The first indication I had that Nancy Keenan and the national NARAL PAC had their political instincts in a place where daylight never seemed to penetrate came during the Alito cloture vote, when Lincoln Chafee and Joe Lieberman walked away scott free after having voted to put Dobson-loving Strip Search Sammy on the bench. My head quite nearly exploded, because had this been the NRA and we were talking someone who was pro-gun control they would've had their chains yanked like an angry dog. Instead, NARAL told its membership to "thank" Lieberman and Chafee for their votes like a bunch of battered housewives.
Houston, we have a problem.
Rick Perlstein, author of Before the Storm, the upcoming Nixonland (and FDL contributor) has a very good article up at TNR (and because it is Rick, we will dispense with calling it the "Joe Lieberman Weekly") on the NRA's push, nation-wide, to promote "stand your ground" laws:
The new stand-your-ground laws are so frightening because they cover shooters who simply feel at risk. In Winter Haven, Florida, Justin Boyette meant no harm when he approached Michael Brady on Brady's lawn, unarmed, possibly to shake his hand. Brady felt menaced and shot him anyway. Brady feels deeply remorseful–but was the first person to be cleared by the Castle Doctrine defense nonetheless. But the new stand-your-ground laws provide little guidance about what happens once cases reach the courts. A state prosecutor in Kentucky, Kimberly Henderson Baird, was so baffled about how the new law applied to the case of a drug dealer beaten to death by one of his customers that she gave up and accepted a manslaughter plea (it covers "force," not just guns). "[If] we couldn't understand it ourselves, how are we going to get a jury to understand it?" The victim's sister, upon learning that her brother's killer would be eligible for parole in two months, noted Kentucky's new law "basically says if anyone comes into your home, and if you have a grudge against them or anything, you can do this and get away with it." She wonders whether the legislature "thought things through."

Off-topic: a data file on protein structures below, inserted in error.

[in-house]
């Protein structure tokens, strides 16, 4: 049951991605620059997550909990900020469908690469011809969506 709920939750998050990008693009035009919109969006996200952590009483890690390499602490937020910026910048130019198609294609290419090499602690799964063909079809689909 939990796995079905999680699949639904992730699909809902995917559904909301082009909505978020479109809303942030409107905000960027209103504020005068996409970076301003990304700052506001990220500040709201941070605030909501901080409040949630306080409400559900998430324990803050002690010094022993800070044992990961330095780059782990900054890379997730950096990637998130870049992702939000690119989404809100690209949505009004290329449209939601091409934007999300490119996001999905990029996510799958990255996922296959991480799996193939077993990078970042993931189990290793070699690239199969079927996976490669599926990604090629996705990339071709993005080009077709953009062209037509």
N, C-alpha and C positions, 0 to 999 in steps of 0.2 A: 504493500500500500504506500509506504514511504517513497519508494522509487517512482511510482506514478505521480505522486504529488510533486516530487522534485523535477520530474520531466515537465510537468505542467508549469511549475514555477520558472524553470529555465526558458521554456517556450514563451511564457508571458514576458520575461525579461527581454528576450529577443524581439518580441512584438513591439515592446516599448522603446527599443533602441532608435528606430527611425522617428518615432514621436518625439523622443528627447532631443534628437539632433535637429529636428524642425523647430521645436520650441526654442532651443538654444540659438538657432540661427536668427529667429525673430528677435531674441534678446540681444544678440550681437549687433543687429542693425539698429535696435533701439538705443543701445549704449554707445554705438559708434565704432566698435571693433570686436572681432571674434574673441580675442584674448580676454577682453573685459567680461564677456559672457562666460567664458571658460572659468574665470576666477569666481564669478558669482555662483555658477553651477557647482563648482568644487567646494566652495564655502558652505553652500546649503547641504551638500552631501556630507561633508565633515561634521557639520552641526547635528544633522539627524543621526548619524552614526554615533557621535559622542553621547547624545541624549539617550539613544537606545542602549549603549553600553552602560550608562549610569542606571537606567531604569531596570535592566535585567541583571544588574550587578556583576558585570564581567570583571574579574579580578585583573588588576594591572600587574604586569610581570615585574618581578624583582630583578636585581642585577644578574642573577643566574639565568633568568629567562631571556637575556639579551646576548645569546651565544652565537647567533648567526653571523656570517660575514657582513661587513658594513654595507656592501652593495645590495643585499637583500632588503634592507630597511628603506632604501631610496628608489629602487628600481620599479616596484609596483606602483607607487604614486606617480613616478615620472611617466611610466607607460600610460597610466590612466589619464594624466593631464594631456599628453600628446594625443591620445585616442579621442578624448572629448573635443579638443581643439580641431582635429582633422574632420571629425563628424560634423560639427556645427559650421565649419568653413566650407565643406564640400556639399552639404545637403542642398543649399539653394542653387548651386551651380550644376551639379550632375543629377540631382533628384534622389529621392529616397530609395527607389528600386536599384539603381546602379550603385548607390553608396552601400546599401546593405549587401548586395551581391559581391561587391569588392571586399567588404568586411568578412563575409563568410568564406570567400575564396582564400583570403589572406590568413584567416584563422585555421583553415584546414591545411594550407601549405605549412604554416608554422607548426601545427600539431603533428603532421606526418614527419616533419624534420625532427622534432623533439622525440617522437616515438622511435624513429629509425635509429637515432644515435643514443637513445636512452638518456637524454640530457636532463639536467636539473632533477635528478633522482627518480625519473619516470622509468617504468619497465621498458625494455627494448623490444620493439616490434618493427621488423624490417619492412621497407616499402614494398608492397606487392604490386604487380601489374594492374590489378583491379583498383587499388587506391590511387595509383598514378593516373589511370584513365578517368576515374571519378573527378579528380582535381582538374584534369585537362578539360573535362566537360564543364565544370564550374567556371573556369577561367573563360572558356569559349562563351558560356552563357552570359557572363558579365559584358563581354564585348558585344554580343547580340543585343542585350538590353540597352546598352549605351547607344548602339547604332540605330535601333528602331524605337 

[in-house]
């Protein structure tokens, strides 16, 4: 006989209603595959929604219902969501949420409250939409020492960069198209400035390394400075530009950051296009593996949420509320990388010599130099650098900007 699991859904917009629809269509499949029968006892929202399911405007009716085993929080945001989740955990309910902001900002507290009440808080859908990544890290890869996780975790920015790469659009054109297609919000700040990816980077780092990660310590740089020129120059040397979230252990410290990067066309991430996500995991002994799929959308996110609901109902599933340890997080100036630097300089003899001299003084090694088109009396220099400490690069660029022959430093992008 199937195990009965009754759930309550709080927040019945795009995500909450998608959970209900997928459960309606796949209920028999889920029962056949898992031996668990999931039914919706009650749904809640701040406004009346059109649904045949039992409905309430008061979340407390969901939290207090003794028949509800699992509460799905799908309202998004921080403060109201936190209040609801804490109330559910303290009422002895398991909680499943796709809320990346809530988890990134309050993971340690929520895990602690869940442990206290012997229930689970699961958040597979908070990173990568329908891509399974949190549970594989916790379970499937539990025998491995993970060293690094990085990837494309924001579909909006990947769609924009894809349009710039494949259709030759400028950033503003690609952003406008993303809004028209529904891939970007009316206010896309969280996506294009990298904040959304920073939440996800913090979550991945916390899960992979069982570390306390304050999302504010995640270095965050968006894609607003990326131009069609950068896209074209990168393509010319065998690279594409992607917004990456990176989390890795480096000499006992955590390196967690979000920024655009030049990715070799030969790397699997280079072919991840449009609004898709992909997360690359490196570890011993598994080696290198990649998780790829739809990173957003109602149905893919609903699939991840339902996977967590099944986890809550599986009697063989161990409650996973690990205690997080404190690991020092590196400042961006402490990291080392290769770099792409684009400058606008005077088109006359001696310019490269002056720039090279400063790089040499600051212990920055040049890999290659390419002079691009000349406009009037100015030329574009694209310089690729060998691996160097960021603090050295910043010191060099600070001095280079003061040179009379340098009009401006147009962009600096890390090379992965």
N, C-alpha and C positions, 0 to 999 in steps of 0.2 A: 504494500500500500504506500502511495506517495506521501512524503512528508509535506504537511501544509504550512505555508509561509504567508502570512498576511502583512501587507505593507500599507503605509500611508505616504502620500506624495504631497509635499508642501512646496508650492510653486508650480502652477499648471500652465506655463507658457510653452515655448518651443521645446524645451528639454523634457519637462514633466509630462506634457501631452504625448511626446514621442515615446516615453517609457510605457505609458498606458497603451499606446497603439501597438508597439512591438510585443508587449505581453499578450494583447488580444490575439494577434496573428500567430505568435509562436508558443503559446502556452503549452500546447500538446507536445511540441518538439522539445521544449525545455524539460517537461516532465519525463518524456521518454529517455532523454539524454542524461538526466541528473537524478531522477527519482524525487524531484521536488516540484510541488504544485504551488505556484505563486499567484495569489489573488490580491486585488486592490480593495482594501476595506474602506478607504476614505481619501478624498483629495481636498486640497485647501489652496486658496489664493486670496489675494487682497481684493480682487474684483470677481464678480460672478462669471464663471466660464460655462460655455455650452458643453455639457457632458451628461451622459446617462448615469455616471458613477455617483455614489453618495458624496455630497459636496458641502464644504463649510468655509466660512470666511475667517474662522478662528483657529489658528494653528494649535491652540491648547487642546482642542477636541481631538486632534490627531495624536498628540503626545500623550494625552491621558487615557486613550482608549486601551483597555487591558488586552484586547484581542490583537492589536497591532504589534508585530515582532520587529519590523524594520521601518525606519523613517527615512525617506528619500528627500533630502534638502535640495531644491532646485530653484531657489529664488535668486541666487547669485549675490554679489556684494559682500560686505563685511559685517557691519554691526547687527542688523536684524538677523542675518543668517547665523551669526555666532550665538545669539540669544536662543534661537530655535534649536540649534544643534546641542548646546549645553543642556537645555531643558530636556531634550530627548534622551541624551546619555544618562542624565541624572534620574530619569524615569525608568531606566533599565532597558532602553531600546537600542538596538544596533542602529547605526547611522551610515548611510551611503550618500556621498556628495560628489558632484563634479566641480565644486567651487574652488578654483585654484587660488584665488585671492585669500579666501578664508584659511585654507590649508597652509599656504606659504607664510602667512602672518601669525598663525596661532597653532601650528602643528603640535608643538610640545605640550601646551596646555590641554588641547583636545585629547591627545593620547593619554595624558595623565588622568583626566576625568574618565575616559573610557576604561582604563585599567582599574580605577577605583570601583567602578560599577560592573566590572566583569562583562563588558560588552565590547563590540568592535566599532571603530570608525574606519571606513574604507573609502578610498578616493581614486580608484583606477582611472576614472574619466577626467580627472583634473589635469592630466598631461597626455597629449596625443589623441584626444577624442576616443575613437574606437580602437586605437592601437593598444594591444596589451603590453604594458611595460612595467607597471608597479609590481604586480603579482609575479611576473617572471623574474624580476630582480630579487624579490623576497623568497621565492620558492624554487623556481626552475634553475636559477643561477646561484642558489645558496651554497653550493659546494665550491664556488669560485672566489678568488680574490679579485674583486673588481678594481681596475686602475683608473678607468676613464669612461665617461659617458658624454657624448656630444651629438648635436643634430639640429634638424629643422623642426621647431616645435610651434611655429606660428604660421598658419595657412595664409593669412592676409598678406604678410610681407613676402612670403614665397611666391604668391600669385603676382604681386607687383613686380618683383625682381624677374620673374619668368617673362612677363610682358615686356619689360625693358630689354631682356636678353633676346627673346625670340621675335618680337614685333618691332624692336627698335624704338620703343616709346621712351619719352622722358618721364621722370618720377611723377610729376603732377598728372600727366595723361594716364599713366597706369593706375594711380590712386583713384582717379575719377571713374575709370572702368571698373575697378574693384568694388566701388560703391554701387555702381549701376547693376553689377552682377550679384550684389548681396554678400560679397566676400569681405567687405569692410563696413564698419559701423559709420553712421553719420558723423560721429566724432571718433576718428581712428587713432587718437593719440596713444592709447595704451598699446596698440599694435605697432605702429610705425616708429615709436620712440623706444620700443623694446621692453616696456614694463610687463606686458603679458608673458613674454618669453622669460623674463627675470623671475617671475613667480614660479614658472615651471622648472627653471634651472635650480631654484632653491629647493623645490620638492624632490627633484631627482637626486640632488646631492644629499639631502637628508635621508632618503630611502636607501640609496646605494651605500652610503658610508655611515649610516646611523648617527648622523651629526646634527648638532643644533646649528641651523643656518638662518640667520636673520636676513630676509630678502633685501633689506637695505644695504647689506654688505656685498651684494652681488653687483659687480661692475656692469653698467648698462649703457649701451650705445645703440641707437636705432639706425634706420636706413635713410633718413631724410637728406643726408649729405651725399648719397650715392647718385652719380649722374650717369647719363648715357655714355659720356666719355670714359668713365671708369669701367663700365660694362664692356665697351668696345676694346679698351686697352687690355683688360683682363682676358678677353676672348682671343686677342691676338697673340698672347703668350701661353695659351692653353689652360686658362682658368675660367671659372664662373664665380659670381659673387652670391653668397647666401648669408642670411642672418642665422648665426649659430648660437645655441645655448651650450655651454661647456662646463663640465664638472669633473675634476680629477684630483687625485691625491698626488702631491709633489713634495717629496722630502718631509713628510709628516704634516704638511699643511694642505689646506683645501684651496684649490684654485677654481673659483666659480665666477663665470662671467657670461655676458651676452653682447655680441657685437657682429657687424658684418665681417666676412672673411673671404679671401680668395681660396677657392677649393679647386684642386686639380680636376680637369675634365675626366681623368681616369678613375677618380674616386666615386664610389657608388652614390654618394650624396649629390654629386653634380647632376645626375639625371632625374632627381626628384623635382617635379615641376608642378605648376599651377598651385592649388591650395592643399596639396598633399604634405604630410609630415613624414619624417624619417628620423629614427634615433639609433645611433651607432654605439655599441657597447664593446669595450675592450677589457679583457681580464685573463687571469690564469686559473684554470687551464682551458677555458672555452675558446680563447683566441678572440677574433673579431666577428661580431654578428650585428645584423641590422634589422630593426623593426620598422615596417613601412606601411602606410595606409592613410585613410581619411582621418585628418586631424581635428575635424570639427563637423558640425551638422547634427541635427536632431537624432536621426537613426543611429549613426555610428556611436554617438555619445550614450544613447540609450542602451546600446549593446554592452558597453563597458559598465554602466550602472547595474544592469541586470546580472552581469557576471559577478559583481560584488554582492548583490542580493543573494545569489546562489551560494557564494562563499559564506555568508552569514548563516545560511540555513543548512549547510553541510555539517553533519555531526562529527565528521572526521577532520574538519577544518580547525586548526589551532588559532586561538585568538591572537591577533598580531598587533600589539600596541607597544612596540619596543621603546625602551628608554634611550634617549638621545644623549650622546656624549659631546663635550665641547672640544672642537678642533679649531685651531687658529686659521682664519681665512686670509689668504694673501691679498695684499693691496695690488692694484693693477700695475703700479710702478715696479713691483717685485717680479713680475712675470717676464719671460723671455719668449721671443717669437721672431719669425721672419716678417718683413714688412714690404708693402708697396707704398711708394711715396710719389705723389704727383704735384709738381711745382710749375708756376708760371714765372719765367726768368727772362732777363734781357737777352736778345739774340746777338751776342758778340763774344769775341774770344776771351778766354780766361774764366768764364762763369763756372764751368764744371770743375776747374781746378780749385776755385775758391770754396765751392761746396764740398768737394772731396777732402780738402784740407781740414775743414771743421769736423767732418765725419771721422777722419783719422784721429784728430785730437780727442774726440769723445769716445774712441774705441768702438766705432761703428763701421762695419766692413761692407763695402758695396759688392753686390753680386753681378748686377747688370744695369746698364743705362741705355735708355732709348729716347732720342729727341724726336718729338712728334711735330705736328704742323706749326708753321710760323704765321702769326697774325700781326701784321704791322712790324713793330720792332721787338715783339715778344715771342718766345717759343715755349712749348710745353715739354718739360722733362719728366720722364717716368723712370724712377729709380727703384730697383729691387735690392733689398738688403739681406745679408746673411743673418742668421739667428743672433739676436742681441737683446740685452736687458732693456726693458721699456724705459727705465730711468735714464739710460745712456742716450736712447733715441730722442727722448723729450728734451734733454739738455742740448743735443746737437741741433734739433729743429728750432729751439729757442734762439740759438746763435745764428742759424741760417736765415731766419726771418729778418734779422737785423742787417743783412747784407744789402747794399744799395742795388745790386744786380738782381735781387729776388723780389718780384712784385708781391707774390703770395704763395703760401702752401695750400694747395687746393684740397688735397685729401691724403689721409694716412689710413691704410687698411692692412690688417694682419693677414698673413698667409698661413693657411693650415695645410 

It's an extreme position, but the NRA — as Digby has noted — has been able to dramatically move the goalposts with regard to gun control because they fight relentlessly and push on every front. They have completely changed the dialog over the past 30 years. Contrast that with Nancy Keenan's recent appeasement on the fetal anesthesia issue:
In the late 70's it was a matter of faith among liberals that handguns would be outlawed and other guns would be strictly regulated. It was just a matter of time. Within 20 years the NRA had killed the issue. Gun control is no longer even on the menu outside the biggest cities and even then it's dicey.
The NRA said that Americans had a right to bear arms. Period. They didn't bargain or negotiate. And they were successful because when your raison d'etre is protecting a fundamental right, you have to be absolutist or you lose the moral authority of your argument.
Abortion is a messy fight, nobody disputes that. I'm all for contraception and sex education and all the other things that these abortion "reducers" are pushing. But it appears to me as if that's mainly a political ploy to appease the pro-choice crowd into believing that if they just give up a little here and there, the basic right will be preserved. It will not happen that way. With all this talk of "reducing," and "rare" and fetal pain and snowflake babies and all the rest, they are helping the right prepare the ground for a full outlawing of abortion if Roe is overturned. They aren't even trying to make the fundamental argument anymore.
I think there is a fundamental incentive problem here — the NRA is financed by gun manufacturers who aren't going to keep writing the fat checks in order to lose. NARAL, on the other hand, raises boatloads of cash — by Keenan's own admission — every time choice is struck some horrible new blow, and then they pay no price for sitting on their hands (and their warchest) when it comes to fighting someone like Alito. Regardless of what one might think of the NRA's objectives (I'm not a fan), their methods are inarguably successful. I do not know how to push NARAL into that kind of fierce protectiveness of a cause that the overwhelming majority of Americans already support, but since they are the largest pro-choice political organization in the country (who suck up all the cash in the process such that nobody else can actually do it in their stead) I think it is something that those of us who value choice are going to have to think about long and hard.